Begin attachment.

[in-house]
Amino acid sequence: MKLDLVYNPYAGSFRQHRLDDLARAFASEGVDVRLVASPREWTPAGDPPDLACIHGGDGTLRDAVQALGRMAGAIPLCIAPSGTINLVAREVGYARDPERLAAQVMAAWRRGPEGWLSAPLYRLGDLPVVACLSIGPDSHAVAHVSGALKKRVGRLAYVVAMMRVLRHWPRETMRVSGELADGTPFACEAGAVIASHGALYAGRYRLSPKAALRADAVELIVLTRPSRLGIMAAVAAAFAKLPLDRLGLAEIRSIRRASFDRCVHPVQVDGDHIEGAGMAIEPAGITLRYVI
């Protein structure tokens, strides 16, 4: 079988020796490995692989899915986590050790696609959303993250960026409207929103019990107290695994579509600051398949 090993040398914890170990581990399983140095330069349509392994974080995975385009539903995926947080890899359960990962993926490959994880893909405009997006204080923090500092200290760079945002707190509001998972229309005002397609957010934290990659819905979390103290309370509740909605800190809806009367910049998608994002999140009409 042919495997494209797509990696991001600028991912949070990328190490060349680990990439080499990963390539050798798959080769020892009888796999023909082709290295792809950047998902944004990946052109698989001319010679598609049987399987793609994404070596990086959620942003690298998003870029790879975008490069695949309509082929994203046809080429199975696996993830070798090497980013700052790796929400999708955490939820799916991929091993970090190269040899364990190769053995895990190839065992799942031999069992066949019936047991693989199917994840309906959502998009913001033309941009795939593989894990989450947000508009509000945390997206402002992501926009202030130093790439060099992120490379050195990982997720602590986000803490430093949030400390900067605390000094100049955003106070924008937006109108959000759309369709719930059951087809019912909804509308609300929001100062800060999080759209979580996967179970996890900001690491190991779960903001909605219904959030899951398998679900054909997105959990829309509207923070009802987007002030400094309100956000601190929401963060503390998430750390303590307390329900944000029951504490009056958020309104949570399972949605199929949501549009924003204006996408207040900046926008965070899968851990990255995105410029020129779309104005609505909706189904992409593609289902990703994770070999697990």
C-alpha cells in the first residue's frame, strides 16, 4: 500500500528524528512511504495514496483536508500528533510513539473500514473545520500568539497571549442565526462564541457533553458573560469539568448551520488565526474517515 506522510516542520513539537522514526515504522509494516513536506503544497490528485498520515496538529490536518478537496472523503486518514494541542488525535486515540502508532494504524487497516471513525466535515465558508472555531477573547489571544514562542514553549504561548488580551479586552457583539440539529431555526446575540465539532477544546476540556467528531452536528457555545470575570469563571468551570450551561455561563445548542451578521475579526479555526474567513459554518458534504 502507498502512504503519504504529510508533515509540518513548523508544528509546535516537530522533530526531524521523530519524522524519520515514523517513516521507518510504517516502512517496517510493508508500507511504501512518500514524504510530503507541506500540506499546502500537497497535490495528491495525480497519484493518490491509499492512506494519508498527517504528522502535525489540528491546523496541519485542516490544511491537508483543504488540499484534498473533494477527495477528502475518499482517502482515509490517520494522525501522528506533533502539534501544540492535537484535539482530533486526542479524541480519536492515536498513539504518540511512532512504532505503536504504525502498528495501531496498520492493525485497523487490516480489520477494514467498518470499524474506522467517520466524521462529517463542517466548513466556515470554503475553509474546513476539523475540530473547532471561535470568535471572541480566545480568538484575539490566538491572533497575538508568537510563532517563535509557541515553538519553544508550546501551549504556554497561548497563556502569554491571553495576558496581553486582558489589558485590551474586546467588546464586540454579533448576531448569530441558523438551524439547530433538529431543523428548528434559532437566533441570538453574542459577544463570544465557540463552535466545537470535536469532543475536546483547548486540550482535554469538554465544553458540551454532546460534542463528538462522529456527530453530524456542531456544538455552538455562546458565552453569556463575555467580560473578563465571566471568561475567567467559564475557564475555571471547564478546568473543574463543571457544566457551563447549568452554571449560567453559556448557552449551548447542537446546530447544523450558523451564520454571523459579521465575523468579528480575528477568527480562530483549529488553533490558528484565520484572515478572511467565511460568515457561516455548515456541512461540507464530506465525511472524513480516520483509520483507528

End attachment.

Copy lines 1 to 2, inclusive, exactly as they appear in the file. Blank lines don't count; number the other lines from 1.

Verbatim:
[in-house]
Amino acid sequence: MKLDLVYNPYAGSFRQHRLDDLARAFASEGVDVRLVASPREWTPAGDPPDLACIHGGDGTLRDAVQALGRMAGAIPLCIAPSGTINLVAREVGYARDPERLAAQVMAAWRRGPEGWLSAPLYRLGDLPVVACLSIGPDSHAVAHVSGALKKRVGRLAYVVAMMRVLRHWPRETMRVSGELADGTPFACEAGAVIASHGALYAGRYRLSPKAALRADAVELIVLTRPSRLGIMAAVAAAFAKLPLDRLGLAEIRSIRRASFDRCVHPVQVDGDHIEGAGMAIEPAGITLRYVI